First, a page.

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November 18, 2015

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I think my favorite crop this year has been the butternut squash. Butternuts were such a good crop for us this year and the flavor was exceptional. It all started way back in late spring, May 5th to be exact, when Rebekah carefully and gently planted 3,240 butternut squash seeds.

Like most large plants, butternut squash is a fast grower. From the time we seed until the time we plant is less than a month. In most years, that means we plant all of our winter squash by early June. Unfortunately, 2015 was most definitely not like most years.

Rain and cold had been causing us all sorts of problems throughout the month of May. Everything was a muddy mess. We had already abandoned our 1st two plantings of cucumbers, summer squash, and kale, and now I feared that our butternuts would never get planted. The fields were never ready, staying wet and unworkable. Finally, on a very special and very warm day in June (it also happened that Mickey – our newest CSA member  – was born the same day), Hannah, Lauren, Rebekah, Camelia, Christina and myself planted each of them under less than ideal conditions.

Our troubles were far from over. As rainy as May was, June was worse. In fact, we set a record rainfall total for the month and I was certain that disease and rot were going to doom our butternut crop. Weeds quickly grew. But the butternuts hung tough. And they grew and grew and grew.

By October, we started to harvest the very first ripened squash. The whole farm basked in their squashy goodness. We had butternut squash soup and butternut squash bread. Someone made butternut squash cookies. Another brought in some butternut squash pie. Of course, roasted butternut squash seeds made the rounds a few times. We roasted it and baked it and pureed it too. I even think we had some butternut squash fudgcicles in there one day. And just last night, Sam and Molly made some of the best butternut squash raviolis I have ever eaten.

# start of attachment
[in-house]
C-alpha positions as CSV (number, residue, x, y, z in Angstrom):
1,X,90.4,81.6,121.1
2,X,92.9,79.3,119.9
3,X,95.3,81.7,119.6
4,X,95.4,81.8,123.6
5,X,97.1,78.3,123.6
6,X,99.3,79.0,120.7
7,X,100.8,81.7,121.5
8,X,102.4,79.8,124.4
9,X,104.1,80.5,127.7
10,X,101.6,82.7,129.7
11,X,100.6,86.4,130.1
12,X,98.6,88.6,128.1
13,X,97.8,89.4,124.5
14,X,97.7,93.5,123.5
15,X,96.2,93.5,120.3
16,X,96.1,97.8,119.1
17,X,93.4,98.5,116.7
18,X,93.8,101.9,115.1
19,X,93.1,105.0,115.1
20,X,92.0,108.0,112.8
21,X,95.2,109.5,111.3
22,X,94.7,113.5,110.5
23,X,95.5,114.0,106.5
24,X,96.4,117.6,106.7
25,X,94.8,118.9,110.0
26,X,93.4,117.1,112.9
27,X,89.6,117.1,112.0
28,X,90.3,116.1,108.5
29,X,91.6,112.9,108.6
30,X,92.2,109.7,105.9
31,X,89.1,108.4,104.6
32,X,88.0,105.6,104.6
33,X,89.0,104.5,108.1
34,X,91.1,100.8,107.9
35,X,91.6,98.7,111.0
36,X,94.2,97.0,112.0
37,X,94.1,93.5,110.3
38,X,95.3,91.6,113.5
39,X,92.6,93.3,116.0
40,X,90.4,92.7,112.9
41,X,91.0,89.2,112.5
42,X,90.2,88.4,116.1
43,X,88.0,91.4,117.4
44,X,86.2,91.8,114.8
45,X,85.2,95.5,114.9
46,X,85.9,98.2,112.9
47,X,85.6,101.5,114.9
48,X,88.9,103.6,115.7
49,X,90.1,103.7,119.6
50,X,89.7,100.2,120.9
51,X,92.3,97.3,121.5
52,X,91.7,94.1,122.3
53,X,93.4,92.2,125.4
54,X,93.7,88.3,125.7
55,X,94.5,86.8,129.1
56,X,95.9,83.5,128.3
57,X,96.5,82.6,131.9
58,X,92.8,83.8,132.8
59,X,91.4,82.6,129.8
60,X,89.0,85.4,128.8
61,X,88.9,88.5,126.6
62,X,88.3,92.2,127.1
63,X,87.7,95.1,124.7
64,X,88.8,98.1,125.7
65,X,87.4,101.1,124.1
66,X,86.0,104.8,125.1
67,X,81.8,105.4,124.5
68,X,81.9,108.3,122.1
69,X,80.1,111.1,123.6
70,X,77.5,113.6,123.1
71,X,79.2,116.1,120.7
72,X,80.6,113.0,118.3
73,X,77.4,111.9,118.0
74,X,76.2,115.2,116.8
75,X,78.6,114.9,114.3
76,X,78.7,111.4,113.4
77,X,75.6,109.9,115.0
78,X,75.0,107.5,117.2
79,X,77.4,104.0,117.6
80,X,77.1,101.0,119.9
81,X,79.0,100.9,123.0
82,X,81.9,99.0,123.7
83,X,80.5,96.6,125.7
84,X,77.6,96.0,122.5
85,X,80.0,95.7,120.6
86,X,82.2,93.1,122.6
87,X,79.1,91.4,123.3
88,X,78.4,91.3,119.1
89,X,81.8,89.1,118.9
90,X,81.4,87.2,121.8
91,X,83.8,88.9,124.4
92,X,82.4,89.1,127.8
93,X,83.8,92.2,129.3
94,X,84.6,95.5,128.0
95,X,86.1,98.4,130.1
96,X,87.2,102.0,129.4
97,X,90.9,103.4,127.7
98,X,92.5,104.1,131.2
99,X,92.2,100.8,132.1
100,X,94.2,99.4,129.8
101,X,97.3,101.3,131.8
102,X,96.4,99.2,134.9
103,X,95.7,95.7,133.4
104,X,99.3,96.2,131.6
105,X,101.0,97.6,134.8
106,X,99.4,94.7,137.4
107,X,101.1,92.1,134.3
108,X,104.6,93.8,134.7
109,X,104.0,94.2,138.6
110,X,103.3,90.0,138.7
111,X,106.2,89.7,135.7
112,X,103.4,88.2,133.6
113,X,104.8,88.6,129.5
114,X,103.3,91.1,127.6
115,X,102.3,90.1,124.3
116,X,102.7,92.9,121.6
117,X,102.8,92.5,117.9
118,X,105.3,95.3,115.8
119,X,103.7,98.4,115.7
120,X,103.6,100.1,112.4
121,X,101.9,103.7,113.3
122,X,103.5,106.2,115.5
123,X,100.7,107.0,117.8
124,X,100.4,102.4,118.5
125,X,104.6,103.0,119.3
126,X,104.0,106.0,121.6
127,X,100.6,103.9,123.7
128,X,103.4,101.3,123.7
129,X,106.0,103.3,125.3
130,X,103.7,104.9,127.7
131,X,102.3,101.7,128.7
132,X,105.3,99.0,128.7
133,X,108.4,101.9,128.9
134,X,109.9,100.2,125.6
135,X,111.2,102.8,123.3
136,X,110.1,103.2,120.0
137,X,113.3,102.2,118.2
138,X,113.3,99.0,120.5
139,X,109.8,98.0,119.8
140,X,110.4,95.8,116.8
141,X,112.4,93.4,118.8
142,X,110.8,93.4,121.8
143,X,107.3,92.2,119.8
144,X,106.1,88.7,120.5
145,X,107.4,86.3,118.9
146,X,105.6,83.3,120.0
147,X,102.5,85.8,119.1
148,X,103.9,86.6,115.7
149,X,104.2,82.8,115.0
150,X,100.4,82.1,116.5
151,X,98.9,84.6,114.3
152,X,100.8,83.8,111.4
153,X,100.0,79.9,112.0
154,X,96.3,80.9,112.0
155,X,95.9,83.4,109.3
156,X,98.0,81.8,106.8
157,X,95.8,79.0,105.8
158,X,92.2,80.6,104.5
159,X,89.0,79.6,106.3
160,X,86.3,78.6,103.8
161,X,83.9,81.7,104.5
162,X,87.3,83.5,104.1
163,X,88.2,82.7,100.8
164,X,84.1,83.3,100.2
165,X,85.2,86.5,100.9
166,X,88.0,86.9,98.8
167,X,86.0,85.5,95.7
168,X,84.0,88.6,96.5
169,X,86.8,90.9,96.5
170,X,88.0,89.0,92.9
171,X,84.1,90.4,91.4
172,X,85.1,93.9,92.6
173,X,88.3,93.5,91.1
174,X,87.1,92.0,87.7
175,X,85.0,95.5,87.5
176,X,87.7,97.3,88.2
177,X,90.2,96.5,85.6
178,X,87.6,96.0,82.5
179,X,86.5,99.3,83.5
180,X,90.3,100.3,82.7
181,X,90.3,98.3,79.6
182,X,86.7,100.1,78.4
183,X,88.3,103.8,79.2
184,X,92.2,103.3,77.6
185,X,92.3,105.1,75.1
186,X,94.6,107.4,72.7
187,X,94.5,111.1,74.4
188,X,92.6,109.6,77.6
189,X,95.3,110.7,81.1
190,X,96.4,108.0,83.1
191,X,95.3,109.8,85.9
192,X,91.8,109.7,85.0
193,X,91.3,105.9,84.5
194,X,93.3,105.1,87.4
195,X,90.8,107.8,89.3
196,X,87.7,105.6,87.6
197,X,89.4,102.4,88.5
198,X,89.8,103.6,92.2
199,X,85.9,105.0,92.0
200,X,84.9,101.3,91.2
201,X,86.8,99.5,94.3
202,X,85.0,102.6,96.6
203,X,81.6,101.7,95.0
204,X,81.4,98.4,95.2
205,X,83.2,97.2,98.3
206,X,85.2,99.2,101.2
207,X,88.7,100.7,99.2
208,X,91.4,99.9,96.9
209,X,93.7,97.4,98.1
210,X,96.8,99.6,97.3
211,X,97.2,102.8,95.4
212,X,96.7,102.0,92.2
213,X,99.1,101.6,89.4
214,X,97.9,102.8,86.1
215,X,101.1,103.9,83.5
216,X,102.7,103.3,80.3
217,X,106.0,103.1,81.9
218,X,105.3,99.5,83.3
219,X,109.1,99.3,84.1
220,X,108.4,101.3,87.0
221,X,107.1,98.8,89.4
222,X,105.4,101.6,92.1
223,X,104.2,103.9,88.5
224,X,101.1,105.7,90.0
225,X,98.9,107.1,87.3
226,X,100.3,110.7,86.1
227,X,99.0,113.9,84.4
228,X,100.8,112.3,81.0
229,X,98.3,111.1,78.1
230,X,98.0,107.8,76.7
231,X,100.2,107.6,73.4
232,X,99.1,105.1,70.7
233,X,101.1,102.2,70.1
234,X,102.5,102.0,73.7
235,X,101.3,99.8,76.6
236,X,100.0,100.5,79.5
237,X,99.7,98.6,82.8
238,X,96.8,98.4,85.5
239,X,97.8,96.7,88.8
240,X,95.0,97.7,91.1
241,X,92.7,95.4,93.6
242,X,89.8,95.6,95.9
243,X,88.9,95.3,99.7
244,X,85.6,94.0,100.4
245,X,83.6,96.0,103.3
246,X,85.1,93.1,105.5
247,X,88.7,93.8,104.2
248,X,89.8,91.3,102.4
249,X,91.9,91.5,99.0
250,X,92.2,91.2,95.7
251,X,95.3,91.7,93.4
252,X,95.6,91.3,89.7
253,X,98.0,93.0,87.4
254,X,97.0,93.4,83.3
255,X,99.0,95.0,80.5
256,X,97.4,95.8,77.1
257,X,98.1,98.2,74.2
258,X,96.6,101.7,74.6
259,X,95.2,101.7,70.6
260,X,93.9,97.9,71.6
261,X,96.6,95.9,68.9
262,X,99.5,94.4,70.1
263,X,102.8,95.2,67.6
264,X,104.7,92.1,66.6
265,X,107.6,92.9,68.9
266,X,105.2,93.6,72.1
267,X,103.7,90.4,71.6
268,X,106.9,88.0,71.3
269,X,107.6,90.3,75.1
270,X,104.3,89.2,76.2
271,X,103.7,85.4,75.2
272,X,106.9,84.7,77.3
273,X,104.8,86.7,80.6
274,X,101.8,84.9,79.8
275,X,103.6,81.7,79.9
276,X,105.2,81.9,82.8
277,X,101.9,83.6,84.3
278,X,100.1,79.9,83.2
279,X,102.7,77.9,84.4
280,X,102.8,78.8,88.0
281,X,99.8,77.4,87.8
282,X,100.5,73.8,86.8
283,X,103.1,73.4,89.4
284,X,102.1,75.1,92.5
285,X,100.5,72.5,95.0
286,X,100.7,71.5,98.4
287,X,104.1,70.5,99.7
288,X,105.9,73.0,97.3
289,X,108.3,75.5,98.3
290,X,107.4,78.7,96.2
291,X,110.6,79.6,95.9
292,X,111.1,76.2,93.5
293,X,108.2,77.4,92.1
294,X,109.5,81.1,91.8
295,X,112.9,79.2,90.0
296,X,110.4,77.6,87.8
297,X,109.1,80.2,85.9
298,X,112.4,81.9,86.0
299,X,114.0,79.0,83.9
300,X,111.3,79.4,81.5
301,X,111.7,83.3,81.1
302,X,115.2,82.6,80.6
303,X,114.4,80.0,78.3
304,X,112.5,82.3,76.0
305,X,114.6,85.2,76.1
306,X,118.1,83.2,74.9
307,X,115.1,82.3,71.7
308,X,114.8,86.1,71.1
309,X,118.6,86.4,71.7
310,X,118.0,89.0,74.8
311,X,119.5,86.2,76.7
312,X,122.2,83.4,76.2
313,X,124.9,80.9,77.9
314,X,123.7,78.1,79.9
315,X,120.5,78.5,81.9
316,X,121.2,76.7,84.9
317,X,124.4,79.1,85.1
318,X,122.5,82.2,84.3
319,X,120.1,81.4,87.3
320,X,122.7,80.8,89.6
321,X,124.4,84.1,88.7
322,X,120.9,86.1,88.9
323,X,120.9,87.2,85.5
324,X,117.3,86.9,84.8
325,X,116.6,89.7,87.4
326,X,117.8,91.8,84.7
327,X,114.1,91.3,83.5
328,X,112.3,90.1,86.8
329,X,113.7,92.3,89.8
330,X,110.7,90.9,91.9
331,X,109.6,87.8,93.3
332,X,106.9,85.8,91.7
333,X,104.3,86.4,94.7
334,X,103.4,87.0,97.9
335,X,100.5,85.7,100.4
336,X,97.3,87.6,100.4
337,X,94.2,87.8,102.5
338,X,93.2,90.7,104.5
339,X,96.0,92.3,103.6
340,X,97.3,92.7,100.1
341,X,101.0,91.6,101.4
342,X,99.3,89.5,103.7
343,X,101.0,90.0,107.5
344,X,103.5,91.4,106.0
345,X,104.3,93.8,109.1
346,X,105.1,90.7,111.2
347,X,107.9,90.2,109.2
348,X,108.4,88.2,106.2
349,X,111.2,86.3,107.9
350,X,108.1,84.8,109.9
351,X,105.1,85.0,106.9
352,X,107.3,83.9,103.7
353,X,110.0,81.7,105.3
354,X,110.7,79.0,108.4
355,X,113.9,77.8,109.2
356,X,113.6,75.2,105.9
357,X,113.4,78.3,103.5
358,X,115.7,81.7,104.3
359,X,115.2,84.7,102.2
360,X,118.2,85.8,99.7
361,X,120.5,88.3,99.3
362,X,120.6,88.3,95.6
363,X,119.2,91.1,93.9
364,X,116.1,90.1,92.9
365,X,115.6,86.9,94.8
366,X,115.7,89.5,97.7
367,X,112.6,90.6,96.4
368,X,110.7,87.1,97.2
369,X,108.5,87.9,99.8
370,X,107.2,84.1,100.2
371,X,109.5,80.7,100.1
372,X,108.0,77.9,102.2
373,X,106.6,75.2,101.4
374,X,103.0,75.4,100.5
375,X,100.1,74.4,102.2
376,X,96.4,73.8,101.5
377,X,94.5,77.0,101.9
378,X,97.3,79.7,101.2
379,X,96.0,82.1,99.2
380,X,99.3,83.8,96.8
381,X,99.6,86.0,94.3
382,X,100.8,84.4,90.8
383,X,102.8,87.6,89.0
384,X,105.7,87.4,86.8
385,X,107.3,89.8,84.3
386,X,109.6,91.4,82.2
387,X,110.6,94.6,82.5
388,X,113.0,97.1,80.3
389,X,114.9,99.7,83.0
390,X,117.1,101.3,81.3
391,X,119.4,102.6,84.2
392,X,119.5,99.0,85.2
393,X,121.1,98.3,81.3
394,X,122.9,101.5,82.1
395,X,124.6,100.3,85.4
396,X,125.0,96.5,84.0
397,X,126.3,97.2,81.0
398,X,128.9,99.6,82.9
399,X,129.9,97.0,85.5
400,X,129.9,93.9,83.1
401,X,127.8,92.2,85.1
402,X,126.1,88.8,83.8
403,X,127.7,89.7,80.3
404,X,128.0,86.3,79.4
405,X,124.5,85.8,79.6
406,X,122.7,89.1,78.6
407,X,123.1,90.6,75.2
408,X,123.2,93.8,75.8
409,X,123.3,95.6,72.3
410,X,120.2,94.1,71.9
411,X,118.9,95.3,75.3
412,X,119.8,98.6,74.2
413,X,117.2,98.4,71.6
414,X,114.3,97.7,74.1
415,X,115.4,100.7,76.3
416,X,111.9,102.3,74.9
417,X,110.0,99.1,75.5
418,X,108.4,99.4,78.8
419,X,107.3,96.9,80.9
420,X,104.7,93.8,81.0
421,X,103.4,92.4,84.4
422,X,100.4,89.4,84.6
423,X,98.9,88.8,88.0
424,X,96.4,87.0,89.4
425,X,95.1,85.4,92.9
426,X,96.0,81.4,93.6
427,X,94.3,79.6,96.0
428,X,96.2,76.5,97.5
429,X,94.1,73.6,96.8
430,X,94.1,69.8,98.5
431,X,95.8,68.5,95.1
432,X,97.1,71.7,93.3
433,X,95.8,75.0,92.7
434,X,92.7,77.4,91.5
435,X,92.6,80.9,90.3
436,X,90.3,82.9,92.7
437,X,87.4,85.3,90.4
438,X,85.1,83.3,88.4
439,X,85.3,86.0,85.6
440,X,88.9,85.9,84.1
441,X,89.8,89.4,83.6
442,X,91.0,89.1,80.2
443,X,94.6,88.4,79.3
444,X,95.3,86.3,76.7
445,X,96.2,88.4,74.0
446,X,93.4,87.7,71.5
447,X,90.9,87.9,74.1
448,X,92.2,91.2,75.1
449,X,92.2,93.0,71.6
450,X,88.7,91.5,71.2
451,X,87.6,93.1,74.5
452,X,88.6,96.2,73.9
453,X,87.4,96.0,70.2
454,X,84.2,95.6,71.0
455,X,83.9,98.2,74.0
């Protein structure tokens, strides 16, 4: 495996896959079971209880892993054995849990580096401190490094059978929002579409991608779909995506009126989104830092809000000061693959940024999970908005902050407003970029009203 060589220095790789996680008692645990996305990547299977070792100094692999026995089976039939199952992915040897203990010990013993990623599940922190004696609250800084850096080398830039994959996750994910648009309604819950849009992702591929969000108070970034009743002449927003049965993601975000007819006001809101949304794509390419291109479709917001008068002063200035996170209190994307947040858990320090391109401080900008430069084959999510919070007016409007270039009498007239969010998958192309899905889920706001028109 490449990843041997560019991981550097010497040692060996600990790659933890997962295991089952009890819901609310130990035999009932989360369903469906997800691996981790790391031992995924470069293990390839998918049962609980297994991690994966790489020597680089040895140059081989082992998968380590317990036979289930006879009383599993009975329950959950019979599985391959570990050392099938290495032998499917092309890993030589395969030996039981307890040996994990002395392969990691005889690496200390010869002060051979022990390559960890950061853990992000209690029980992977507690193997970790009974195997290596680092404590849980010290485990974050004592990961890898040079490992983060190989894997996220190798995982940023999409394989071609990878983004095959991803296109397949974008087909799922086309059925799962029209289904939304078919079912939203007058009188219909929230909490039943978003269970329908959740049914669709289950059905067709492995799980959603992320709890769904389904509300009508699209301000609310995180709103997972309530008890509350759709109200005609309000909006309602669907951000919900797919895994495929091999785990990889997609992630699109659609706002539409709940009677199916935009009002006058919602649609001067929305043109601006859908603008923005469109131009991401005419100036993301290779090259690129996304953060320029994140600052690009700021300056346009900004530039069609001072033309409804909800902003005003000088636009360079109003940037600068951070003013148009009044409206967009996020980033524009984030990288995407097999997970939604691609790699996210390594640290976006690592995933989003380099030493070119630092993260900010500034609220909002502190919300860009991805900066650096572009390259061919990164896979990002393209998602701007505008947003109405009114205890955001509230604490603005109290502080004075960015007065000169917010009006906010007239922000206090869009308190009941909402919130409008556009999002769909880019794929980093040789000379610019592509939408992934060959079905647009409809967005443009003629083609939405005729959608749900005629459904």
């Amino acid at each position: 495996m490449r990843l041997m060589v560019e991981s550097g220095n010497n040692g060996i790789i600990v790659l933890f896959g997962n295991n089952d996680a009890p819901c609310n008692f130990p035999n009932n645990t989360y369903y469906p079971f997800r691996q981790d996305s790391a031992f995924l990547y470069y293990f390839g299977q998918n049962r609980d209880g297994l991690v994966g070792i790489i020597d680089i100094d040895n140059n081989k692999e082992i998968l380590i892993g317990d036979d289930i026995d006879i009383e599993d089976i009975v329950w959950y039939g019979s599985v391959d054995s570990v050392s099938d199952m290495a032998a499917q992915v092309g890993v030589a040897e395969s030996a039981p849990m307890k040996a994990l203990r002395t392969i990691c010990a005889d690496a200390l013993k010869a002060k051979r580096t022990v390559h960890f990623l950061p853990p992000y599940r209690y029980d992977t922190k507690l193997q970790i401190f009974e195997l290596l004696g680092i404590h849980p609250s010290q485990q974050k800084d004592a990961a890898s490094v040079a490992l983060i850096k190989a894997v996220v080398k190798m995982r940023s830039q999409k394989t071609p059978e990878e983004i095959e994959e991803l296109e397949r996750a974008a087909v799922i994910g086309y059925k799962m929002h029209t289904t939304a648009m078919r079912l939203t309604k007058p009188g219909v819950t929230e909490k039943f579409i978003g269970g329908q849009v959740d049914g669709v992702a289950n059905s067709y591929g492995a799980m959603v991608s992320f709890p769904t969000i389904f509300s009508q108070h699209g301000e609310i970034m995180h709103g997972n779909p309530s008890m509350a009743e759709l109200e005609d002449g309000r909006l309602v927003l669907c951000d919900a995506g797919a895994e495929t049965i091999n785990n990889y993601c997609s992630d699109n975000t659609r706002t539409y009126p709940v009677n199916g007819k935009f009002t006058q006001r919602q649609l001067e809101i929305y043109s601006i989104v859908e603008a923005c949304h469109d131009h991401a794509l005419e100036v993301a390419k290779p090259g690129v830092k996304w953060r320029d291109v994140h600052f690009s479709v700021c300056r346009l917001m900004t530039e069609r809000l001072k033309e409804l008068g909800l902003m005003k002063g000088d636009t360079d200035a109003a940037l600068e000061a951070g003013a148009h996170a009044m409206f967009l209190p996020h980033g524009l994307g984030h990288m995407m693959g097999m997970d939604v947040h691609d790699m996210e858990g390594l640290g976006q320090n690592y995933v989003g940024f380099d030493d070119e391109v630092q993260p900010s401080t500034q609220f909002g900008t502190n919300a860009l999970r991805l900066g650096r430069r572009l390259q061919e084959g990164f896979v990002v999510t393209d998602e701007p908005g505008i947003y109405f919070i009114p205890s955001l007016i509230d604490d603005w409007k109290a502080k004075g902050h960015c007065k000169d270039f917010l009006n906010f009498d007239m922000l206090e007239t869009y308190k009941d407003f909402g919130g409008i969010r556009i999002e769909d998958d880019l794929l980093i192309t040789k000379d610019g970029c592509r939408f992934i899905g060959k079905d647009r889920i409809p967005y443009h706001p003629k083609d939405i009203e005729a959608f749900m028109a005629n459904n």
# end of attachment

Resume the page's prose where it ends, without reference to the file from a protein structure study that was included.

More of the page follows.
While the flavor is fantastic, the color is even better. Their tan hides constantly remind me of the beauty of the Autumn season. And our butternut squash this year have shown some of the most brilliant orange colors that I have ever seen. Even the seeds are healthy and strong.

I hope that you and your family have enjoyed your butternut squash as much as I have enjoyed ours. We have fully cured these squash so if they are still sitting on your counter, don’t worry. Under ideal conditions (about 50 degrees, dark and 75% humidity), they will last for many months. If you keep them on the counter like we do, they will still last for at least a month or two.

On behalf of everyone at Montalbano Farms, thank you for an absolutely incredible season. We love growing for you.